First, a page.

In my personal experience, when I feel successful at something, I’m more likely to stick with it. The same has proven true for my children as well. I’ve noticed that as their mother, I have a lot of power in how I shape my kids’ experiences; giving them feedback that is positive and encouraging always seems to help them persevere. This is true for piano learning as well, and let’s be honest, learning to play an instrument is not for the faint of heart. A student has to persevere through many iterations of getting the notes wrong before they can finally get them right. That takes some serious stamina, even for the most self-confident among us. Continue reading “Piano Student Brag Tags”
In my years of teaching piano, one thing I consistently encounter is a student who is more confident reading notes in the treble clef (right hand) than the bass clef (left hand). And since many of us are right-hand dominant, it makes sense that playing with the right hand would feel easier and therefore more comfortable. Many students end up with weaker bass clef familiarity and improving this is the goal of the November Music Challenge Monthly. Continue reading “Name the Notes: Bass Clef Edition”
Simply stated, I’m obsessed with fall. Around this time every year, I pull out my favorite coat and boots, and start wanting pumpkin-flavored treats and warm cider. For our download this month, I wanted to give your student an opportunity to relish the delights of fall as well. As we near November, the days are shorter, the rain clouds linger, and the leaves turn golden. It’s a very special, beautiful time of year and it tends to bring a certain vibe, a feeling quite different from the excitement of summer. Continue reading “Be a Kid Composer”
The classic game BINGO is a classic for a reason. From kids’ birthday parties to Tuesday nights at the senior center, the game appeals to all ages, in all seasons. I simply had to incorporate it into our Music Challenge Monthly series — a Back-To-School version for September — where I try to offer fun ways to teach supplemental piano theory to your students. Continue reading “Back-to-School Bingo”
There’s always something nostalgic and appealing about play-money, isn’t there? I grew up playing Monopoly and LIFE, and I remember loving a nice stack of pastel-colored cash. It felt so empowering to earn and spend my money, making grown-up types of deals with high dollar values. I bet you could tell me the color of the $500 bill in Monopoly, right? That’s how impactful these kinds of games are to us as kids!
This month, I wanted to create that feeling for my students. The download contains printable Composer Cash, featuring a different composer on the various bills, as well as a reward chart. But the rest of the challenge is up to you, and provides a great opportunity for you to connect with your student in a meaningful way to discuss not only their piano goals, but also what kinds of incentives mean the most to them. Continue reading “Composer Cash Incentive”
Well, we are already well into the summer, and if your students are like mine, the heat, the ice cream cones, and the screen time are beginning to pull them well out of routine. It’s great to enjoy that much-needed break from the school year, but I don’t love it when my students take too much of a break from piano. Sometimes, I struggle to “inspire” them to keep practicing piano throughout the summer, and I don’t want them to lose precious ground over the break, forgetting what they’ve most recently learned. I think continually changing up the practice routine and keeping it fun can help. Continue reading “Summer Practice Challenge”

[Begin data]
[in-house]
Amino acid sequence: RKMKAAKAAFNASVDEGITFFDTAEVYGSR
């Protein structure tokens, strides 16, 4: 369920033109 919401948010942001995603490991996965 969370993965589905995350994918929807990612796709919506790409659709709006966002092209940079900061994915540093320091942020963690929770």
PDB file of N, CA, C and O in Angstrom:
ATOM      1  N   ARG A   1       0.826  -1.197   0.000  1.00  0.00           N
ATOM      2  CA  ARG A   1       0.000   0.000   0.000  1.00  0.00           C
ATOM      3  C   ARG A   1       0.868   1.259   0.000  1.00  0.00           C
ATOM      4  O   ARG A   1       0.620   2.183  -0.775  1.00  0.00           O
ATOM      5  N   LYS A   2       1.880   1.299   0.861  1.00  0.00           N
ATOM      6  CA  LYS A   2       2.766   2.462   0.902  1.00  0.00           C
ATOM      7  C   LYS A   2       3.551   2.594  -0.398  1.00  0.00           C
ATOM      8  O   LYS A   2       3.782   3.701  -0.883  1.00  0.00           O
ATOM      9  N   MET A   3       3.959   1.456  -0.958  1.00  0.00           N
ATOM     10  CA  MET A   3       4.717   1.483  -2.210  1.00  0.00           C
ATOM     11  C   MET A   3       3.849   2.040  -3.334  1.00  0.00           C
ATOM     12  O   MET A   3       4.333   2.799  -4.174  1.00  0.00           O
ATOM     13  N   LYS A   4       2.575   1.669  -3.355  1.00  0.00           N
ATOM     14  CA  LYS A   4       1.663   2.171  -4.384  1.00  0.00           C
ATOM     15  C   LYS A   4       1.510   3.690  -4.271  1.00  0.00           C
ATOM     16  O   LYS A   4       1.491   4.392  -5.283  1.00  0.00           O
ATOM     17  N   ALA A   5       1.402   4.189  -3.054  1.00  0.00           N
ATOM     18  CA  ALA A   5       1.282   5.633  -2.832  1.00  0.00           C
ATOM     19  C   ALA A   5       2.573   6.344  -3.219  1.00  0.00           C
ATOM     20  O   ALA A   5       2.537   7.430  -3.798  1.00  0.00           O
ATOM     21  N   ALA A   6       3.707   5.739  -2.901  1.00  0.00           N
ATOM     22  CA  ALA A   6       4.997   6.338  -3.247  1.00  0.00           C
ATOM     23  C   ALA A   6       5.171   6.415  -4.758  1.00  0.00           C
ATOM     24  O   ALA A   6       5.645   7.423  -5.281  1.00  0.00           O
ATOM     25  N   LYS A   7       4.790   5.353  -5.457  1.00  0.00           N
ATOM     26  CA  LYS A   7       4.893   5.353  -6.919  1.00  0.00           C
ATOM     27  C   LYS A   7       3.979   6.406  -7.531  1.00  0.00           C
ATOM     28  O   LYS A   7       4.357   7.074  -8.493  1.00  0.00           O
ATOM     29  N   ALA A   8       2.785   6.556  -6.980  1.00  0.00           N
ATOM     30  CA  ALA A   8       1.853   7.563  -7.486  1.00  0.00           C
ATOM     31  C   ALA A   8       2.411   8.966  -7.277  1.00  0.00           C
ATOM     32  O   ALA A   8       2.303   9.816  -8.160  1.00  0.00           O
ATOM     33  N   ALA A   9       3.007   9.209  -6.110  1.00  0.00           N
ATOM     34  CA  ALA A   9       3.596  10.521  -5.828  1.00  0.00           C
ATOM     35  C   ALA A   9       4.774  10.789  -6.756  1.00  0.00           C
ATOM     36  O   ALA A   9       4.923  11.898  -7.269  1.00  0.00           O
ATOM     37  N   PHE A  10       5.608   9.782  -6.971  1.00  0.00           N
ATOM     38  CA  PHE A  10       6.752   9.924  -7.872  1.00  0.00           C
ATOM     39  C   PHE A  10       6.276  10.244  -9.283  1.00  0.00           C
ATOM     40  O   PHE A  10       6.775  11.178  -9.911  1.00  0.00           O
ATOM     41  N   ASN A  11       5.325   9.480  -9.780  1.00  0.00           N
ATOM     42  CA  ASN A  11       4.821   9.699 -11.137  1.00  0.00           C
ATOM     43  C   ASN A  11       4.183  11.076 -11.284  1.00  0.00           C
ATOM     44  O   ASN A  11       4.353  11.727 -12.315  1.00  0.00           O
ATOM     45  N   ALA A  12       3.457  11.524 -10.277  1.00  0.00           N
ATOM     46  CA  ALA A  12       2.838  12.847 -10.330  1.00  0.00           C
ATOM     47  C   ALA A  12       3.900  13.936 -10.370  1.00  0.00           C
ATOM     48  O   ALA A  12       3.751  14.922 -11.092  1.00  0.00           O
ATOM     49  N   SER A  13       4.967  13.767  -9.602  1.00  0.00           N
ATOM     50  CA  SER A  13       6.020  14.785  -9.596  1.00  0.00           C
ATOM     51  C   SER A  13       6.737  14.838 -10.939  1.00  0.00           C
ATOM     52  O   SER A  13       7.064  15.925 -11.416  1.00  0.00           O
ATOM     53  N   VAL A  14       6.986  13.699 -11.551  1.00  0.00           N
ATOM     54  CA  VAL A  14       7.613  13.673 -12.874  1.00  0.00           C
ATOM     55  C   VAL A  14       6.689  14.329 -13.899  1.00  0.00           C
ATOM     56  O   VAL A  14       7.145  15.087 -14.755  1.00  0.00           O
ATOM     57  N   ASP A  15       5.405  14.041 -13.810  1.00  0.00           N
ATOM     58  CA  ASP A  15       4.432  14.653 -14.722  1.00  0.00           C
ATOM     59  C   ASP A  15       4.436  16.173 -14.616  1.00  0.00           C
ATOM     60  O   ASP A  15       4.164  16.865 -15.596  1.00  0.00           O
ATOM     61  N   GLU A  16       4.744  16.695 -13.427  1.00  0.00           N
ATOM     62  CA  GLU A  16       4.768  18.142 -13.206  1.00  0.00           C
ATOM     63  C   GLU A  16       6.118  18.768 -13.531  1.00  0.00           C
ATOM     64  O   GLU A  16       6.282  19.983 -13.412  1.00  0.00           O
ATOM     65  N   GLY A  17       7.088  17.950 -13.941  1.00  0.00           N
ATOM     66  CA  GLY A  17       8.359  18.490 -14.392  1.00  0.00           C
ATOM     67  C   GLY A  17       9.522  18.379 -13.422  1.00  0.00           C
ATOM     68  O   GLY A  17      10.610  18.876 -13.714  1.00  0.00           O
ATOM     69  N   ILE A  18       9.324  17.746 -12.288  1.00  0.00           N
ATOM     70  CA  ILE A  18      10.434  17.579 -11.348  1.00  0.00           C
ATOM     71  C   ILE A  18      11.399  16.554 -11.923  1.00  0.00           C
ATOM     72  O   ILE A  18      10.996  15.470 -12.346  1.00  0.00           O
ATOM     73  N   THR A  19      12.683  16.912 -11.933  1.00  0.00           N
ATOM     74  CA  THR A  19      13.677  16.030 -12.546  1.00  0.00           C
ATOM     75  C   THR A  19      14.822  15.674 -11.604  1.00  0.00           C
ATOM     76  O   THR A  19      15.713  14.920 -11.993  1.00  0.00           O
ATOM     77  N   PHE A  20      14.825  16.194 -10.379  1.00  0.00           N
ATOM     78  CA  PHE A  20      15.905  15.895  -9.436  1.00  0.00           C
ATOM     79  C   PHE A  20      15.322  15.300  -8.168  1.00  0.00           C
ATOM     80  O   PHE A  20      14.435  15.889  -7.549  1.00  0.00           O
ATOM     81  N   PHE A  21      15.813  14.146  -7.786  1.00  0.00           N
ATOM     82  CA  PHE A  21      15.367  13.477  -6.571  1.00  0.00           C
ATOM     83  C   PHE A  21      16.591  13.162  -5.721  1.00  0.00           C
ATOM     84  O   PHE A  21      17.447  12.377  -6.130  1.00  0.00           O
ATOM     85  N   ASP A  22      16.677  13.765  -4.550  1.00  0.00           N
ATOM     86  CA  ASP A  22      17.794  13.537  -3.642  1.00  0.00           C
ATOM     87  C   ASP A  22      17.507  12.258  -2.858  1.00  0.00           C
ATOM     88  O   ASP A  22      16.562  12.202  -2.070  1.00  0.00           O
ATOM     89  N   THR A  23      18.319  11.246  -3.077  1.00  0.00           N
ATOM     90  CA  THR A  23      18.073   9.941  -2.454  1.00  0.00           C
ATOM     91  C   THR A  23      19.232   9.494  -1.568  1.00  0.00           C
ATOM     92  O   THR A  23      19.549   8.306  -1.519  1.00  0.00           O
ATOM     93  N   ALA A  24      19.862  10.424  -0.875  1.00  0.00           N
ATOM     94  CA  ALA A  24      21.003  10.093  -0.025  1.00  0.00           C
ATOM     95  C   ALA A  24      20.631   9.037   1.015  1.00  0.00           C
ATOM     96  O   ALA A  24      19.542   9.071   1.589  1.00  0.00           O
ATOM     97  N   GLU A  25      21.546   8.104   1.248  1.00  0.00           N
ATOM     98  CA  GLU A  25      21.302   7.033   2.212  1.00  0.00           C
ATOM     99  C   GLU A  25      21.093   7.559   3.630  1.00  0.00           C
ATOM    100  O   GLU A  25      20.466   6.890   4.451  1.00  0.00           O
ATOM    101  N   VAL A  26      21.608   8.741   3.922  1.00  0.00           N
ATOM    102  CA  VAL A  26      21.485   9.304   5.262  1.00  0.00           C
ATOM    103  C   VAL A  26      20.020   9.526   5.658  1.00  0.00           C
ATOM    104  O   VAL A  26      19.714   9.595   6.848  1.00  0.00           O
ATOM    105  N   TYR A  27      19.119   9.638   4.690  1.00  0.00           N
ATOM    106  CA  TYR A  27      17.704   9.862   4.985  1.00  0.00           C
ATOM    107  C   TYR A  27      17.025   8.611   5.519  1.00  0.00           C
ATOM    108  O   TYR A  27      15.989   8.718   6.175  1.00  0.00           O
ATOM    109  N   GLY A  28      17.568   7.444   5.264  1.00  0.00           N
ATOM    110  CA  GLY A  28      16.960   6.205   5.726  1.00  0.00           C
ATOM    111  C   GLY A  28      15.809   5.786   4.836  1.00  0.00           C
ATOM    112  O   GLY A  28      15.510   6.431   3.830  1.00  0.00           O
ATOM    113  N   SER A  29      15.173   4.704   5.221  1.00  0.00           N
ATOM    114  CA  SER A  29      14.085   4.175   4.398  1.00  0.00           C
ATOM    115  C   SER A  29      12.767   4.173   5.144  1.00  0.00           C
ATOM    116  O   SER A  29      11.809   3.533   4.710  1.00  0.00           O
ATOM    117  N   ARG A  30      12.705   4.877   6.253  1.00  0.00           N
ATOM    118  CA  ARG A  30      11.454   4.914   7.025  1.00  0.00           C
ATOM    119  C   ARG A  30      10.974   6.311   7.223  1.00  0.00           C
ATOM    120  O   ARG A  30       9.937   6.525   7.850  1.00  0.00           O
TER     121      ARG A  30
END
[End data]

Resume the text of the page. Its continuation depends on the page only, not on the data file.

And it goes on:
June is African American Music Appreciation Month, and so I sat down and made a list of some of my favorite songs written by Black artists from various decades and in various musical genres. My list ended up including favorites from jazz, classical, R&B, pop, and more. This month’s challenge is in hopes your student will get to listen to some of these songs, ones you probably love as well, by artists like Stevie Wonder, Etta James, ragtime-extraordinaire Scott Joplin, and I even threw in a classic by Destiny’s Child. Continue reading “Dance & Draw Party Packet”
Have you ever performed at a recital, whether in school or for some private lessons you were taking? I have spent countless hours at recitals, both as a student, and as a piano teacher. Some kids are really nervous when it comes to performing. Others shine in the spotlight. I remember feeling my fingers tremble a few times as I picked out which notes to play while my friends, family, and teacher silently watched. I made mistakes. I played beautiful pieces from memory. And I’ve been the silent onlooker, watching kids perform at every level. Continue reading “Host A Spring Piano Recital”
Do you have memories from childhood of hearing a song that made you feel happy, sad, or excited? At what point did you begin to associate music with different feelings? Many of us probably found some of this awareness around middle school or high school, when we began to experience more of the ups and downs of life. Most of us found songs to accompany us through those times. Music can be nostalgic and emotional. It can be a strong influence and a significant part of our stories. Continue reading “Spring Activity Pack”
In my early years of learning piano and music theory, never once was I taught about a female composer. We’ve all heard about the greats – all male composers – but this month, for Music Challenge Monthly, I wanted to get students thinking about why there simply aren’t many notable female composers in history. Since March is Women’s History Month, I thought it was a great opportunity to explore this gender inequity and bring into focus the handful of women who did manage to make their mark in music, though the odds were certainly against them.